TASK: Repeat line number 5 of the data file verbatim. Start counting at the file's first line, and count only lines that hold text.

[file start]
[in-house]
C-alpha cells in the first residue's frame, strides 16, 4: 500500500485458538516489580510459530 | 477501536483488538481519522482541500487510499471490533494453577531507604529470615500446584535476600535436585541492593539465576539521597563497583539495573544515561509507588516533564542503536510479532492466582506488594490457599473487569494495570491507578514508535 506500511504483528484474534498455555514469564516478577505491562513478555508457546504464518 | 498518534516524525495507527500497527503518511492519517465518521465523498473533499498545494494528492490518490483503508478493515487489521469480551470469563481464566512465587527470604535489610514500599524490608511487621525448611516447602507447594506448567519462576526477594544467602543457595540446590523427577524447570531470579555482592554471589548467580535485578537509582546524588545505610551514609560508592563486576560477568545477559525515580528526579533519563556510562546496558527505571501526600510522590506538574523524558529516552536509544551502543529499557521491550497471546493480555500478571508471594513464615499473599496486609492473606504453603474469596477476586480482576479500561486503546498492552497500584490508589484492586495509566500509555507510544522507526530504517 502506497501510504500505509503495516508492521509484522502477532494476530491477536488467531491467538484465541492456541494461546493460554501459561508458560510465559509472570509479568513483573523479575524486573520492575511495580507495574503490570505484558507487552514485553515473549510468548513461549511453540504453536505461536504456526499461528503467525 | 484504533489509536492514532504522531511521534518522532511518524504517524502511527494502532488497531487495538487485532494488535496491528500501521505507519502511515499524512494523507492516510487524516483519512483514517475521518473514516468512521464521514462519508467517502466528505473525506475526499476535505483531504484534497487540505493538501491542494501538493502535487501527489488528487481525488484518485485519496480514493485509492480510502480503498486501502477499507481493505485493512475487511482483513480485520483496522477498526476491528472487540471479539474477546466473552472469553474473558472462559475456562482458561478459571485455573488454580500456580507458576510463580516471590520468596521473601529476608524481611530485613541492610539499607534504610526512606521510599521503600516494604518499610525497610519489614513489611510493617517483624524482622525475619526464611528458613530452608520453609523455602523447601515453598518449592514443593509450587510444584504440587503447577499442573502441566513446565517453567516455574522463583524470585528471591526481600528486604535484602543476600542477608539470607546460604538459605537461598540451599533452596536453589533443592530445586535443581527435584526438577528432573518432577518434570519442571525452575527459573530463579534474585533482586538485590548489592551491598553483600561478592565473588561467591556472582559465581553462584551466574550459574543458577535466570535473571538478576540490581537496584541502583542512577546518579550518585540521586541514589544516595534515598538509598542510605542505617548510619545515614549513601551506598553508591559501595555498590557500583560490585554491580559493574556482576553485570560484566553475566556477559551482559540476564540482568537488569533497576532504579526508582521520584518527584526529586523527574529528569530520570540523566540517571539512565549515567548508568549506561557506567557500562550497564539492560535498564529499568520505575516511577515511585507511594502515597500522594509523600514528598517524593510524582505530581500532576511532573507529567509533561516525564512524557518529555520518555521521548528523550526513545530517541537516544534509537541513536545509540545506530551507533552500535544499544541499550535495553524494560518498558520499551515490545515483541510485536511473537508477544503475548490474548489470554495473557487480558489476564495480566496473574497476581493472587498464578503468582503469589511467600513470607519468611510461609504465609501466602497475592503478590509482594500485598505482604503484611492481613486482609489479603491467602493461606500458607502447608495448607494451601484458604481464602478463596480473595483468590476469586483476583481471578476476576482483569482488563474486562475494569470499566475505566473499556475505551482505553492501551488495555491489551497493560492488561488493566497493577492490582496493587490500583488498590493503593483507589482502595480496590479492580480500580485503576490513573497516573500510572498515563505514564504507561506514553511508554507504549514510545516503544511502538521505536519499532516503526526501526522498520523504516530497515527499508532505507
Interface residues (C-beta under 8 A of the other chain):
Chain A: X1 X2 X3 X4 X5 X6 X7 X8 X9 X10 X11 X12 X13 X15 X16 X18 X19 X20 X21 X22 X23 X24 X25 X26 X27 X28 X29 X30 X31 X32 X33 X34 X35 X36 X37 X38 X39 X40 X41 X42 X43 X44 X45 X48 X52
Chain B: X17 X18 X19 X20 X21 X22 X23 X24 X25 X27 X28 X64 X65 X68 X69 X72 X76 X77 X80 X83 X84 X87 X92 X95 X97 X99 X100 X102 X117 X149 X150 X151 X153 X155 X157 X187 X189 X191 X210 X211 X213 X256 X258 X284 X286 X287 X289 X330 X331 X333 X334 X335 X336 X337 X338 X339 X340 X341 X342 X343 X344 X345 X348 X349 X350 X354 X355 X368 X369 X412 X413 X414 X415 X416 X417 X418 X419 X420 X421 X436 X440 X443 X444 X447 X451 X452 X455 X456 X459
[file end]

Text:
Chain B: X17 X18 X19 X20 X21 X22 X23 X24 X25 X27 X28 X64 X65 X68 X69 X72 X76 X77 X80 X83 X84 X87 X92 X95 X97 X99 X100 X102 X117 X149 X150 X151 X153 X155 X157 X187 X189 X191 X210 X211 X213 X256 X258 X284 X286 X287 X289 X330 X331 X333 X334 X335 X336 X337 X338 X339 X340 X341 X342 X343 X344 X345 X348 X349 X350 X354 X355 X368 X369 X412 X413 X414 X415 X416 X417 X418 X419 X420 X421 X436 X440 X443 X444 X447 X451 X452 X455 X456 X459